BY KIRK STARRATT
Kings County Advertiser/Register
It may be of assistance to young farmers getting started, but it seems the issues of capital investment and a fair return are what stakeholders in our agricultural industry would like to see addressed.
Provincial Agriculture Minister John MacDonell recently announced THINKFARM, information on programs and services for new farmers in Nova Scotia, including a coordinator working on resources for new farmers, a guidebook, resource sheets and a website. Progressive Conservative Agriculture critic Chuck Porter is pleased with the announcement, but still questions the NDP government’s promise of a $900,000, 10-year agricultural strategy. He says farmers were promised a new strategy in the 2009 election campaign.
Porter is encouraging MacDonell to pursue THINKFARM aggressively, in light of a 2008 policy paper by the Young Farmers of Nova Scotia that shows farm business will require a minimum of $500,000 of initial capital by 2010.
Kings County Federation of Agriculture president Dan Fulton says the program is not going to make a big difference.
“What is needed is capital investment,” he says. “This program may provide some small assistance to a few young people, but what is really needed is financial assistance, be it through grants, loan guarantees, subsidies or other incentives.”
Fulton believes the Young Farmers’ paper is right about the initial capital needed to start farming. While government might be trying to support current farmers, it’s falling far short. He says, for example, his family farms about 700 acres but, because of the way their business is structured, they are not considered farmers.
Another example of what Fulton describes as a poorly thought-out program is recent interest relief for beef farmers. One beef farmer with about 100 head of cattle received about $100; a neighbouring farmer with six cattle got $600.
“As for the 10-year strategy, $900,000 will do nothing. I heard that Quebec has recently announced a $75 million investment in agriculture. There is a government that recognizes the importance of agriculture to its economy.”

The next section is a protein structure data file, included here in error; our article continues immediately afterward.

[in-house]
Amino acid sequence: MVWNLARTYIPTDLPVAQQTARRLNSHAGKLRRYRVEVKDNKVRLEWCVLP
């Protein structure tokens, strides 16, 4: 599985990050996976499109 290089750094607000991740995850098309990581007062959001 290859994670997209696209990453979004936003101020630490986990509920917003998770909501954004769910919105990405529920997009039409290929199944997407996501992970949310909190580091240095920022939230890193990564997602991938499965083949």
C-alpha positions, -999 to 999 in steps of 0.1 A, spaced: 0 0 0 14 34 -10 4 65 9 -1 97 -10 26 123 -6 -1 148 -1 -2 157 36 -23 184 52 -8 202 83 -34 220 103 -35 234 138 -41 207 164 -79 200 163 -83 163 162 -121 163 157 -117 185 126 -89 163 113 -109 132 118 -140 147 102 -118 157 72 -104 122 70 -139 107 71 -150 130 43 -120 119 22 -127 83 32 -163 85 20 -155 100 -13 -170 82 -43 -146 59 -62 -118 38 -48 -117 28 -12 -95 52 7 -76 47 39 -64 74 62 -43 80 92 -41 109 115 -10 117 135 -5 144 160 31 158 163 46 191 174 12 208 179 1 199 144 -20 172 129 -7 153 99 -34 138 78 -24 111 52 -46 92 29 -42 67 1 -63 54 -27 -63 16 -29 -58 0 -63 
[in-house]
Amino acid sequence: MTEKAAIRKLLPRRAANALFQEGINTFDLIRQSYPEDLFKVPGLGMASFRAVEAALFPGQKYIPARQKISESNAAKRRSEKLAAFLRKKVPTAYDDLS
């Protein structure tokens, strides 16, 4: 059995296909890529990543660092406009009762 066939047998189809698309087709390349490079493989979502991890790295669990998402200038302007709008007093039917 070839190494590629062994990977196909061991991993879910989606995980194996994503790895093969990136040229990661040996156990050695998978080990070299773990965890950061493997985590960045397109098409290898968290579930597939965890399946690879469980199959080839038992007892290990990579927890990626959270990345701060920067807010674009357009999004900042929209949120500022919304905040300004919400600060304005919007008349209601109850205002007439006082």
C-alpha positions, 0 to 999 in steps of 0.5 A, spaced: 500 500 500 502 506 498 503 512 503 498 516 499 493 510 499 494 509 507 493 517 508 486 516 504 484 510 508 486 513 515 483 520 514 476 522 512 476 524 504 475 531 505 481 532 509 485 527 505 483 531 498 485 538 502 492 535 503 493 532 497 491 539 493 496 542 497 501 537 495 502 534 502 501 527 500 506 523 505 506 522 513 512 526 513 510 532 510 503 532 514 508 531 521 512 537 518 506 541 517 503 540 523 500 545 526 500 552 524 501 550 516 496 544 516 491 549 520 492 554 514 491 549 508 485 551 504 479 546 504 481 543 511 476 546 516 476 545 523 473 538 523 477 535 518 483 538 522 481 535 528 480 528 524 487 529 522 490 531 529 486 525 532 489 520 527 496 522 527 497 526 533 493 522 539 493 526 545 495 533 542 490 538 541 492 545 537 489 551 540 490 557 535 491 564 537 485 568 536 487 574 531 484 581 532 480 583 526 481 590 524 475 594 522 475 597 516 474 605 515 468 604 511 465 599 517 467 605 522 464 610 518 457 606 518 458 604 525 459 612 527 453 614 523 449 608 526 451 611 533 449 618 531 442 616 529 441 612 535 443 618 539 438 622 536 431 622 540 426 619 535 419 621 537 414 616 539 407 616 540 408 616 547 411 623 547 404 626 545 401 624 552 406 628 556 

Fulton says not everything can be blamed on government. One farmer was telling him about the price of gravenstein apples: selling for about $70 per bin, less than the farmer’s grandfather sold juice apples for years ago.
“The grocery stores continue to make record profits while the farmers face record losses,” he says. “Something must change in this province, but I have seen nothing to indicate that this government will help make that change possible.”
Laura VanHattem-Contant, 31, operates Heart and Soil Community Supported Agriculture (CSA) in Woodville. She has been farming for four years; agriculture is in her blood, on both sides of her family. She says she’s a dreamer - not a risk-taker: borrowing money to start a business that might not succeed seemed not only daunting but also impossible to her, considering her huge student loan, but, early on, she knew she needed something to set her apart. She changed her marketing to a CSA model, raising vegetables, fruit, eggs and chickens and turkey. She hopes to integrate pasture-fed pork, sheep and goats for various value-added products.
Four years ago, something like the THINKFARM booklet would have been helpful. She had to find out most of the information now in the program on her own. The new program could help those new to the province or who don’t already have a lot of good contacts and resources.
“What I feel that people like me need is clear and concise information on how to make our farms profitable, like how and where to market our products,” she says. “The pork industry is a good example of the government helping farmers to keep running and producing, but, with nowhere to process or sell their product, why bother? I think the ‘why bother’ attitude we hear all around us discourages many young farmers.”
VanHattem-Contant says 10-year government strategies probably won’t benefit her. Farming is year-to-year, month-to-month, with everything depending on the growing season and the price of inputs. Many small-scale, young farmers feel there is a more ethical, sustainable way to provide food to a growing population. VanHattem-Contant believes government should invest in those niche opportunities and help educate the public to shift ideas of where our food comes from all the time - not just in the summer, when local food is abundant.
Elmridge Farm Limited produces a variety of fresh market fruit and vegetables in Sheffield Mills. Greg Gerrits, 40, who owns and operates the farm with his wife, Suzanne, says there are a lot of problems facing young farmers and the agricultural industry, but most of them come back to one point: if you don’t intend to pay farmers a fair price, everything else is a waste of time.
“When you start to look at the dilemmas facing young farmers, almost every one of them has a single solution,” he says. “We need to make agriculture profitable again.”
Instead of trying to deal with food prices and profitability - the same issue, government, agricultural groups and concerned citizens groups are trying only to fix symptoms of the real problem of farmers not being paid enough.
“If there was reasonable profitability in agriculture, there would be no battle over saving farmland because farmers could farm the land and still have a lifestyle comparable to their non-farming neighbours,” he says.
Special programs wouldn’t be needed to “lure another generation into agriculture,” because a realistic chance of making a reasonable living would entice young people to take up “what is, quite arguably, one of the most rewarding career choices.”